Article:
County, Parish, Townland maps for Cavan Co., Castlerahan
Ireland province/county map These three maps show a simplified relationship of the subdivisions in Ireland, but they give you a feel for scale and location.

MAP 1 shows Ireland's 32 counties within its 4 provinces.
County Cavan (bright green), is within the northern province of ULSTER. Cavan, along with Monaghan and Donegal (pale yellow) were part of Northern Ireland (orange) until the 1920s, when they joined the Republic of Ireland.

The other provinces are CONNAUGHT (pink), MUNSTER (pale green) and LEINSTER (yellow)
Cavan parish map MAP 2 is a blowup of the highlight from MAP 1. It shows County Cavan's civil parish subdivisions with Castlerahan highlighted. The adjoining parish of Kilbride extends into County Meath
MAP 3 is a blowup of the parish of Castlerahan, subdivided by townland boundaries.
  • Townland Barconey Grattan is highlighted in dark green. Barconey Grattan is a triangular plot, defined in 1871 as 44 acres. Its longest border follows a curved stream, is roughly a half a mile in length and is intersected by an east-west road that climbs Mount Prospect. The shortest border is about a quarter mile. (these estimated lengths taken from Ordnance Survey Map - 1:126,720 series #13, Meath)
  • The Townland of Garyross (light green). See overview below for connection.
  • The red dots correspond with
    1. The town of Ballyjamesduff
    2. Castlerahan Catholic Church
    3. The town of Oldcastle, County Meath, Oldcastle Parish
  • The rough boundaries of the parishes adjoining Castlerahan within both County Cavan and County Meath are sketched in. Note that the parish of Kilbride extends across the county boundary.
Irish genealogical records are organized by one (or more) of six key divisions: county, barony, civil parish, diocese, poor law union and probate district. Since many of these domains were established without regard to other existing domains, record retrieval is easier if you can pinpoint your ancestor's place of origin.
  • Townland = Barconey Grattan. At the heart of the system is the Townland, which was the smallest unit of addressing. Today townlands appear only on historical maps, but they are vital for location of records. View a table and map identifying the townlands surrounding Barconey Grattan, and their jurisdictions.

    Barconey ("Barr Connaidh" in Irish) is literally "Hill-top of Firewood." Grattan is the name of a prominent family who owned an estate in the nearby townland of Garyross (highlighted in light green on MAP 3). In 1854, a Henry Grattan owned all of Barconey Grattan
    From "Silver Jubilee of the Official Opening & Solemn Dedication of St. Joseph's Church, Ballyjamesduff Co. Cavan" quote provided by Michael Conaty
    "Three or four generations of the Grattan Family owned an estate in Garyross townland. The estate came to the family with the marriage of Dr. Patrick Grattan of Trinity College to a daughter of the landlord of the Garyross estate, Brereton. In 1766 the Garyross property passed to the famous orator and statesman, Henry Grattan, who is remembered for his opposition to the Act of Union and his demand for Catholic emancipation. His younger son, Henry as landlord of Garyross and other townlands in the county, took active part in teh{sic} general election campaign of 1826. It was during that campaign that Daniel O'Connell paid a visit to the county. Dean Jonathan Swift was a friend of the Grattan family. The friendship originated in the home of the literary Dr. Thomas Sheridan of nearby Quilca."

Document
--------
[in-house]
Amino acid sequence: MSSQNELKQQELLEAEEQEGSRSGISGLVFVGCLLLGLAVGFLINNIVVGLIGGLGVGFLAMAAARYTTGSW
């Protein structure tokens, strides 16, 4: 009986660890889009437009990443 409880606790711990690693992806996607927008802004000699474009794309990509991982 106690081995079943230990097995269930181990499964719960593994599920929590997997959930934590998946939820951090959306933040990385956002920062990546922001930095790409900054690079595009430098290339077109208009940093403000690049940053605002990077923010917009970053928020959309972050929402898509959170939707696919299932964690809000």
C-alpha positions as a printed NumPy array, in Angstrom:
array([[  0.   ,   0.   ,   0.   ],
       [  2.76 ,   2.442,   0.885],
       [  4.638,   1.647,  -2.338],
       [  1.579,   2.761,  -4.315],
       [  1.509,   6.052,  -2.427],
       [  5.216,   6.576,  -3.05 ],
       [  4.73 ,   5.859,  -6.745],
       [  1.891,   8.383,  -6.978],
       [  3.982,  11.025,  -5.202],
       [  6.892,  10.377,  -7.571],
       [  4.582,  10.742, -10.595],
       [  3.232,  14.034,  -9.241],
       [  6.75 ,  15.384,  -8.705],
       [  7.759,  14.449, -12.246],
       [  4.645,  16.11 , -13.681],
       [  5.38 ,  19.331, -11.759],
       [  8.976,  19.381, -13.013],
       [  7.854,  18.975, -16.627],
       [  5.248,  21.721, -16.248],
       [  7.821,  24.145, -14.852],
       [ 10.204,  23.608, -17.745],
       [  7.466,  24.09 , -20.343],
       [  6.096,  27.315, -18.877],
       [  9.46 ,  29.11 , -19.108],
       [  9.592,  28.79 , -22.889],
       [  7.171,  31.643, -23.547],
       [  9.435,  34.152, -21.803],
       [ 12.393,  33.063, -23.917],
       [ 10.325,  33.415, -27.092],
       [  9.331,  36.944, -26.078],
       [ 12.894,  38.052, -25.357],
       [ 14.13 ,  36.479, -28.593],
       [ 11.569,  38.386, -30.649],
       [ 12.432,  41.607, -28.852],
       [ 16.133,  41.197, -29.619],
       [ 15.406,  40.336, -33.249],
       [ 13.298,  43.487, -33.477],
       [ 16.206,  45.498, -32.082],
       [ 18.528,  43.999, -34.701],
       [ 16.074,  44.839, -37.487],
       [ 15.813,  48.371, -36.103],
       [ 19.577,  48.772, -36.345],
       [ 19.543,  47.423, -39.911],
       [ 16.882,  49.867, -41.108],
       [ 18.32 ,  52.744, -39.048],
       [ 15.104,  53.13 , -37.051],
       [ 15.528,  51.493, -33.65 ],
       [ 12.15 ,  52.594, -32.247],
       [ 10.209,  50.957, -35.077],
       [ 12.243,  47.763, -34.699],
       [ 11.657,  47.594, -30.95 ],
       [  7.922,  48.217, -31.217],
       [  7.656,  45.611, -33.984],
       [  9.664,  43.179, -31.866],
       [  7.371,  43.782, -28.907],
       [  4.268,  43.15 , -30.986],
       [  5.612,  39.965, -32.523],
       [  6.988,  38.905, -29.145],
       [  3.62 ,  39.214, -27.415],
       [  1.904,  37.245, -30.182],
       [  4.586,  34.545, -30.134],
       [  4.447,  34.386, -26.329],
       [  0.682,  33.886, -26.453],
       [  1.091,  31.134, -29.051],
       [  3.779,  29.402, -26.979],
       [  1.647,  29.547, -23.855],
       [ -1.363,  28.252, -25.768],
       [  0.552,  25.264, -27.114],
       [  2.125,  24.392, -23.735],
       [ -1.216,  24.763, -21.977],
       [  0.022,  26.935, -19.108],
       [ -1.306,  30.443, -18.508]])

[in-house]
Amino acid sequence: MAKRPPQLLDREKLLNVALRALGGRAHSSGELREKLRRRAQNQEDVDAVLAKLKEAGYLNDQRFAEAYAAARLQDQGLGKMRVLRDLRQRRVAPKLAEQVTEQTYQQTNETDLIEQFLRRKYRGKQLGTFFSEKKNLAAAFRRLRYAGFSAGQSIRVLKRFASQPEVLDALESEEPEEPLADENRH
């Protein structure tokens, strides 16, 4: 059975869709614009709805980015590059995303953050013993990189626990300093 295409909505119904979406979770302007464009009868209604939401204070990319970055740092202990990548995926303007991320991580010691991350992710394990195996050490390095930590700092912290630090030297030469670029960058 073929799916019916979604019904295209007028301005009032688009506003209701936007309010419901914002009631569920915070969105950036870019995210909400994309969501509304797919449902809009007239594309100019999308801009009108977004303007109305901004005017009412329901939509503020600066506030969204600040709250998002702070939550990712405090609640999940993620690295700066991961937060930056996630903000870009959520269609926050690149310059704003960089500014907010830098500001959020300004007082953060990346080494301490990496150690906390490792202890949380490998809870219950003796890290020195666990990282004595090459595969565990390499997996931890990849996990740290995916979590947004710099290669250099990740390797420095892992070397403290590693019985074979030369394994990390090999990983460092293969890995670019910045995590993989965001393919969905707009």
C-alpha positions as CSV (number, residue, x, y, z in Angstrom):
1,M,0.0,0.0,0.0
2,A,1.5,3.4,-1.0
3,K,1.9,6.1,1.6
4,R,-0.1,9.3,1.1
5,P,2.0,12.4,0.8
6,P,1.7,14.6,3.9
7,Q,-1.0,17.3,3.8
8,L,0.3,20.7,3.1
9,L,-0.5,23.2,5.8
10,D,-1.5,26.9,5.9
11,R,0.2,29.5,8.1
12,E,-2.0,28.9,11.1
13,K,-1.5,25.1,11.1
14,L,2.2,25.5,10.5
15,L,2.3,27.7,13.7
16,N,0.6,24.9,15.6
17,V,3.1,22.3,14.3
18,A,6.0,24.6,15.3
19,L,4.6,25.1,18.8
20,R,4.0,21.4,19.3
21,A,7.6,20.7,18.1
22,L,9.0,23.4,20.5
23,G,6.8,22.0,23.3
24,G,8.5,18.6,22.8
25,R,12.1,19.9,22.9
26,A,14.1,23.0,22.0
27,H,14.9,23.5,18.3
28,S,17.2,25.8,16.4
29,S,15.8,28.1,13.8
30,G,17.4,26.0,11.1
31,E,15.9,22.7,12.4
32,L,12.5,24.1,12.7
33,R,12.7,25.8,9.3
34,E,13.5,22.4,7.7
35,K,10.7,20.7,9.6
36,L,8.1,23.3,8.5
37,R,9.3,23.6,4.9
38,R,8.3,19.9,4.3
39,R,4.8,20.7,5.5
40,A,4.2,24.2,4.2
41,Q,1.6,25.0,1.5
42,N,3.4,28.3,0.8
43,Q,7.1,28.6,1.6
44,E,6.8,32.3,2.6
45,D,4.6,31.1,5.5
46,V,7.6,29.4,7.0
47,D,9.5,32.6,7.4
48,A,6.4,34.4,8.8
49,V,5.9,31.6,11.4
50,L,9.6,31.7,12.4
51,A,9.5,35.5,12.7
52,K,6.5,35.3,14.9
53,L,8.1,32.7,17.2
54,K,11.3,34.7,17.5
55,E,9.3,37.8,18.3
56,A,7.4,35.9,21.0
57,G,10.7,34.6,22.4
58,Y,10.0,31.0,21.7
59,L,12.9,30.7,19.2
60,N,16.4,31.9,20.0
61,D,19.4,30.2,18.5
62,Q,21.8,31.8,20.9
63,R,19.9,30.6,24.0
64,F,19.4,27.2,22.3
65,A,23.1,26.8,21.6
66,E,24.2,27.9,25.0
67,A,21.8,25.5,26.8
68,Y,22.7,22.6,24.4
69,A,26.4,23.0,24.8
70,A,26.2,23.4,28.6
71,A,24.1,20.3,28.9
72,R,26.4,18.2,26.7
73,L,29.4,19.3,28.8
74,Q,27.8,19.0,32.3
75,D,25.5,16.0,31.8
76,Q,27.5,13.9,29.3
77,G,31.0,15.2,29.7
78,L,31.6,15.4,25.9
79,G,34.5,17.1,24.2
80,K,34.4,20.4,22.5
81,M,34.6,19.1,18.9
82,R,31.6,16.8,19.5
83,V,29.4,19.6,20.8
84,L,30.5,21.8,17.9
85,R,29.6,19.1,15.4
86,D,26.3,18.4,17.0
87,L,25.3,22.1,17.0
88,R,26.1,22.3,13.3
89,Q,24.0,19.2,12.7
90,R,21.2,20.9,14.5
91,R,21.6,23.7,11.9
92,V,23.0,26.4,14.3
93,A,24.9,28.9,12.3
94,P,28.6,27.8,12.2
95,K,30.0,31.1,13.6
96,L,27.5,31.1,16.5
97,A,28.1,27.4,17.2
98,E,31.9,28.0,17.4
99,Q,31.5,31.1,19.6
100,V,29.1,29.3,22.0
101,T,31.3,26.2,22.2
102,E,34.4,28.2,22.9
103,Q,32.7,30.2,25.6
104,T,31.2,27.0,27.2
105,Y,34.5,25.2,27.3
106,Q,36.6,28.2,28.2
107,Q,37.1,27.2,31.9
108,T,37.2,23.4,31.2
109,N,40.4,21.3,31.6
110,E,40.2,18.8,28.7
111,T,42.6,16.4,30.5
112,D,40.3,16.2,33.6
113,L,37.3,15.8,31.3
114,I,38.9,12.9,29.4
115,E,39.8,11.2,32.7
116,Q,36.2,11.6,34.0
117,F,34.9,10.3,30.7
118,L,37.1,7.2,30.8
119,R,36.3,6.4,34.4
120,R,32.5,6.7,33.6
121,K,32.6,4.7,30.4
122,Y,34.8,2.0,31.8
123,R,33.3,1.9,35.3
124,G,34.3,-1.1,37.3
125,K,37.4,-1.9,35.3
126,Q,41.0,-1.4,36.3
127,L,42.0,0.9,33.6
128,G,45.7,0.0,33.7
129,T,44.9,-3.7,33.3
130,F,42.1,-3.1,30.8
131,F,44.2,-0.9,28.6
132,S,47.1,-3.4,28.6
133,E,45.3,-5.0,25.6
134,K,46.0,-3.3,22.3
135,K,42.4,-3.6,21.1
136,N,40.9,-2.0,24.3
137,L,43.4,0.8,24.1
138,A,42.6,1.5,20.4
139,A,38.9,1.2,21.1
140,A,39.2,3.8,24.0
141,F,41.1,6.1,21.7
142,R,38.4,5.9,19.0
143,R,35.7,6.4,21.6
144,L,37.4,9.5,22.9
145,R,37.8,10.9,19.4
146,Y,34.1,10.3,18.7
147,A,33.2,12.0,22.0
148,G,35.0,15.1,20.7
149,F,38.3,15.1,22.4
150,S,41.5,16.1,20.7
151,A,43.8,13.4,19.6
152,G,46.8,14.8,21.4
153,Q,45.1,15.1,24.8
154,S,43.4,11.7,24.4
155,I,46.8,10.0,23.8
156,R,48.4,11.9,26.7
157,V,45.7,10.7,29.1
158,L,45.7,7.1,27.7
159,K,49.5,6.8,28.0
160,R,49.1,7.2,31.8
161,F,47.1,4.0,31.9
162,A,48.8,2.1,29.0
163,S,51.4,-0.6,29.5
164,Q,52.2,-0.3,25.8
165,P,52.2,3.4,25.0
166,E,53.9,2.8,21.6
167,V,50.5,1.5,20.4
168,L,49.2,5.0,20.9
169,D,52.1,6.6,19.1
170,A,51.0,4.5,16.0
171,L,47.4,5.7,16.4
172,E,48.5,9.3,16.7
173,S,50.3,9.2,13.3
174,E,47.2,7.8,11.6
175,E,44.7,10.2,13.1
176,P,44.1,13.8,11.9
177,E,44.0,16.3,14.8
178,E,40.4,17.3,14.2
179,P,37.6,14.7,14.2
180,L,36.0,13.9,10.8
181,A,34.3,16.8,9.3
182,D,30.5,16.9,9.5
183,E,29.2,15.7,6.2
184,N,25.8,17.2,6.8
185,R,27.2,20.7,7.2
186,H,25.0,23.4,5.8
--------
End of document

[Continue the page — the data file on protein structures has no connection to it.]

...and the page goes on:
• Town or village = Ballyjamesduff ("Baile Séamuis Duibh" in Irish) is literally "Black James' Town" Today, it is a small village (1991 pop. 829) at a crossroads. It resides within the borders of two townlands: Moodoge and Cornahilt, and on Oldcastle Street, Ballyjamesduff is located one of the two Catholic Churches in Castlerahan. The other is in Cormeen. Ballyjamesduff was the winner of the 1967 "Tidy Town" award.
  • Parish - both civil and Catholic = Castlerahan, a.k.a. Castlerahan and Munterconnaught, also spelled Castleraghan Castlerahan is Caisleán Ráthain in Irish - literally "Castle of the little rath". [rath: "An enclosure (usually circular in form) made by a strong earthen wall and serving as a fort and place of residence for the chief of a tribe - a hill fort" - OED]
  • County = Cavan
Finally, because they might be helpful in locating records, I'll mention a few overlapping domains:
  • The parish of Castlerahan is also part of the probate district of Cavan and the Poor Law Union of Oldcastle. And, as you can see on MAP 3, the town of Oldcastle is in County Meath
  • The parish of Castlerahan is also in the diocese of Kilmore, which comprises 36 parishes: most of Co. Cavan as well as parishes in North Co. Leitrim, Fermanagh, Meath and Sligo. Today the Catholic population of the diocese is 55,520
  • The parish of Castlerahan is also within the barony of Castlerahan, which encompasses several other bordering parishes.
  • Basic maps: MAP 1) CavanNet Web Site; MAP 2) "A New Genealogical Atlas of Ireland", Brian Mitchell; MAP 3) Irish townland maps on microfiche at NEHGS in Boston. Their originator was also Brian Mitchell. I did all coloring and notation.
  • Information on Irish names and the Gratton family from Michael Conaty
  • "The Guide to Irish Parish Registers" by Brian Mitchell
  • "THE IRISH at Home and Abroad" Vol 2, No. 2 (1994/95)
  • The Web sites of County Cavan and the diocese of Kilmore.
Local Ireland
Cavan Home Page
Cavan net on [Castlerahan] [Ballyjamesduff]
Meath Web site on the city of [Oldcastle]
Cavan County Reference Library
Cavan Research Centre
Irish roots - Bulletin Boards for Cavan, Ireland
Diocese of Kilmore
A local real estate page
Online Irish names research directory
GENUK surnames list
A page of Cavan links
More Cavan links

FTM's Genforum Surname and locality forums

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May 2000 Patty Fagan